Donald Trump declared a state of emergency on Tuesday as one of the strongest Atlantic storms on record barreled down on the southern United States.
The declarations authorise the Federal Emergency Management Agency to oversee disaster relief in Florida, Puerto Rico and the US Virgin Islands. Mr Trump acted after government meteorologists warned that Hurricane Irma could batter the country with “catastrophic” damage.
As the storm headed west toward Caribbean islands, putting it on a trajectory to slam into Florida, the National Hurricane Center recorded winds gusting at up to 185 miles an hour. That would make Irma one of the most powerful storms to emerge from the Atlantic.
Several islands in the storm’s path are on hurricane watch, the National Hurricane Center said said, warning in an advisory that “preparations to protect life and property should be rushed to completion.”
Four other storms have had winds that strong in the overall Atlantic Ocean but they were in the Caribbean Sea or the Gulf of Mexico, which are usually home to warmer waters that fuel cyclones. Hurricane Allen hit 190 mph in 1980, while 2005's Wilma, 1988's Gilbert and a 1935 great Florida Key storm all had 185 mph winds.
Irma is so strong because of the unusually warm waters for that part of the Atlantic.
The Leeward Islands will be first to experience hurricane conditions, the NHC said, with Irma likely hitting there on Tuesday night before churning onward and bringing hurricane conditions to the Virgin Islands and Puerto Rico on Wednesday.
“Puerto Rico has not seen a hurricane of this magnitude in almost 100 years,” National Weather Service meteorologist Carlos Anselmi told The Associated Press.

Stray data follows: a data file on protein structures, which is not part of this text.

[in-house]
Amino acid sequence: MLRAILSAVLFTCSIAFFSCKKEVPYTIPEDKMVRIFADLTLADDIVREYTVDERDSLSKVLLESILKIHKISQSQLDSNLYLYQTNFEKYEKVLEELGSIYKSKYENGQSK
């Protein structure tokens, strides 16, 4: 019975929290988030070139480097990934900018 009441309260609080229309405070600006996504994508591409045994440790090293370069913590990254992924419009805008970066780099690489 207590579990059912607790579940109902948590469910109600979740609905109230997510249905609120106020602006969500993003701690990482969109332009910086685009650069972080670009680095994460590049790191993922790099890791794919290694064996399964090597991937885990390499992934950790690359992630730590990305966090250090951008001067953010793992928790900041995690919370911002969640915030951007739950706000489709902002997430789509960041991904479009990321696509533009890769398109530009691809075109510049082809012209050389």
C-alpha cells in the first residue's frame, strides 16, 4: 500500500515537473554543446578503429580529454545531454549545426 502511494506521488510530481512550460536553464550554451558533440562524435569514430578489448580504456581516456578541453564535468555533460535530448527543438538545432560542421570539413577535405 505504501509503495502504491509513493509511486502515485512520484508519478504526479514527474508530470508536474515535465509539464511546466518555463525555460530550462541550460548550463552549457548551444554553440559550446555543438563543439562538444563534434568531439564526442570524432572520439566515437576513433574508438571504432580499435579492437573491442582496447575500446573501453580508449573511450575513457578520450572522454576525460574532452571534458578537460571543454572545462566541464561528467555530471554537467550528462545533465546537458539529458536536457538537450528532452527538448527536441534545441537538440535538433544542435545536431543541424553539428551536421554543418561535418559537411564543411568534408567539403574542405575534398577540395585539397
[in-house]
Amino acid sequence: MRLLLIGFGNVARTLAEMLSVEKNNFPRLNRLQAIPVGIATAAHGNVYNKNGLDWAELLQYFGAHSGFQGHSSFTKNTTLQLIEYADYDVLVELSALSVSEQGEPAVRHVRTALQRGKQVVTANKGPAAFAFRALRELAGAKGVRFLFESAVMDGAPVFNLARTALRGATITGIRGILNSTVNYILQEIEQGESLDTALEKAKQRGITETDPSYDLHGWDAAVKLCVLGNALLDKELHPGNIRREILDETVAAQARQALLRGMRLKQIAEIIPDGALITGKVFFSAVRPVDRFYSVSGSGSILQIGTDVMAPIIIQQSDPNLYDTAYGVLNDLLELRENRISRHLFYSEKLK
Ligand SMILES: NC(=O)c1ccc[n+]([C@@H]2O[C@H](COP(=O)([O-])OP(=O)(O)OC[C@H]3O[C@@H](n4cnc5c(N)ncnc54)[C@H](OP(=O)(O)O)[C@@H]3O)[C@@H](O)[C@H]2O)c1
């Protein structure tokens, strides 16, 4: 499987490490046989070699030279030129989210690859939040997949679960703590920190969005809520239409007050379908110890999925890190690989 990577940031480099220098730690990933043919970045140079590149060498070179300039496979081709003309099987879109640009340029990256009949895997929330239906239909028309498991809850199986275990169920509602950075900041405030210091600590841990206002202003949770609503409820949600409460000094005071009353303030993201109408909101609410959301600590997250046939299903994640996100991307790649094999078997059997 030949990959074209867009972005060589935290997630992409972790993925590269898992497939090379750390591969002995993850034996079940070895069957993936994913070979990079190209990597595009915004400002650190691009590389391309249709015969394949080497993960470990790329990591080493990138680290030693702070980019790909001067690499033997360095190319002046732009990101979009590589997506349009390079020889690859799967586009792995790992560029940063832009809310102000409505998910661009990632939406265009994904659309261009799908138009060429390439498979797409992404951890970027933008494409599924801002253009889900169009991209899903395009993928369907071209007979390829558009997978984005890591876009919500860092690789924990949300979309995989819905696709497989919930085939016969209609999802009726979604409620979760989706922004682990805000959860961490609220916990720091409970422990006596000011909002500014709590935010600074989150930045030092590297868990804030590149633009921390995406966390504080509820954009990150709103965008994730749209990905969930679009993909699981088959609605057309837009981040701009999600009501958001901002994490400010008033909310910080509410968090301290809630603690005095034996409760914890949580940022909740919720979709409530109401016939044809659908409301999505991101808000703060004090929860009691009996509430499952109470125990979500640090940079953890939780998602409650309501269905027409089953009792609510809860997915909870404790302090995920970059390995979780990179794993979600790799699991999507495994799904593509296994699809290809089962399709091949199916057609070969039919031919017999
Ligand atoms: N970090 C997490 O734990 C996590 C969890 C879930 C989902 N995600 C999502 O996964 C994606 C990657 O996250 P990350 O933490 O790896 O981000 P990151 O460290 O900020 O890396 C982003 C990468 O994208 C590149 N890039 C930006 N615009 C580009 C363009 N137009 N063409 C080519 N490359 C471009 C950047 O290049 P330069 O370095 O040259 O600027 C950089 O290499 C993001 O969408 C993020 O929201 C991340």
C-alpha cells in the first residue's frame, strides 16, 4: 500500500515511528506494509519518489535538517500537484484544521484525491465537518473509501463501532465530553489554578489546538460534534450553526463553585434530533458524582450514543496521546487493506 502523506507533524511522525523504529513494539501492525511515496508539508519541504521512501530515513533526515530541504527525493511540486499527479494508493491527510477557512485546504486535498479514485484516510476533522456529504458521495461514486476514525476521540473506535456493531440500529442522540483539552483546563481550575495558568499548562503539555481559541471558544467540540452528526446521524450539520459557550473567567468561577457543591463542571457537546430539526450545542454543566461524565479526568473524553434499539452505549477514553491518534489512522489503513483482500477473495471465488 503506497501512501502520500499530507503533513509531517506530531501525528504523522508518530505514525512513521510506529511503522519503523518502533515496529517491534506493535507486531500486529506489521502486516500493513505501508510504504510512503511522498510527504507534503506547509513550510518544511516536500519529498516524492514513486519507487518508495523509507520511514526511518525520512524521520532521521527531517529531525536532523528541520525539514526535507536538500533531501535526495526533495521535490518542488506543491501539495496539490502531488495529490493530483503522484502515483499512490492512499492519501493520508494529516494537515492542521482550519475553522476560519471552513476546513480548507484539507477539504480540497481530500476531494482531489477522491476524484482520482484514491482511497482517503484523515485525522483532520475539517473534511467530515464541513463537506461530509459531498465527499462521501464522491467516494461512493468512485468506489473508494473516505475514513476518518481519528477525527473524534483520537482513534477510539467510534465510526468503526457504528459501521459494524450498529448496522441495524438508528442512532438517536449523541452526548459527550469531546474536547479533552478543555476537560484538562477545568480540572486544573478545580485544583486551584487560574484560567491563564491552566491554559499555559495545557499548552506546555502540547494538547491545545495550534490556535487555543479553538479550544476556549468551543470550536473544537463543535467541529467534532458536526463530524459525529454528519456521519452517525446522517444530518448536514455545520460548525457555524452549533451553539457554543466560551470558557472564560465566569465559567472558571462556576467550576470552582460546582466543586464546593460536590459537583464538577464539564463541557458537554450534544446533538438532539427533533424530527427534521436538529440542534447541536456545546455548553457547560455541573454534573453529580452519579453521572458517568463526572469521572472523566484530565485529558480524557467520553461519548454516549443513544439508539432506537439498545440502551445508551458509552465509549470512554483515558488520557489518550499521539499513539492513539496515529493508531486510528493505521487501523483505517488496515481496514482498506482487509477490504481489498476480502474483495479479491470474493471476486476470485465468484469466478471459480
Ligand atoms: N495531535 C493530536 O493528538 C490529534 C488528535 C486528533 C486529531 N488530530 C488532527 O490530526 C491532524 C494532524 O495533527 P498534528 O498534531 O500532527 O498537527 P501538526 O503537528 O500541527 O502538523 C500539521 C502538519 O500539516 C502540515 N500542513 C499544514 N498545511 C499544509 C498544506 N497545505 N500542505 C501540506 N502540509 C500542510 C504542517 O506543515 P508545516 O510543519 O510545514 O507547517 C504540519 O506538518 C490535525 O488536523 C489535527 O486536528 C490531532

Islands imperilled by the storm are likely to see a “life-threatening storm surge”, the hurricane center advisory warned, with the Virgin Islands potentially seeing “large and destructive waves” as waters rise by seven to 11 feet.
Those warnings have authorities bracing for the worst even as Houston still sifts through the wreckage of Hurricane Harvey.
The storm was moving west at 15 mph (24 kph), and the hurricane center said there was a growing possibility its effects could be felt in Florida later this week and over the weekend.
If it stays on the forecast track and reaches the Florida Straits, the water there is warm enough that the already “intense” storm could become much worse with wind speeds potentially reaching 225 mph, Kerry Emanuel, an MIT meteorology professor told the Associated Press.
“People who are living there (the Florida Keys) or have property there are very scared, and they should be,” Mr Emanuel said.
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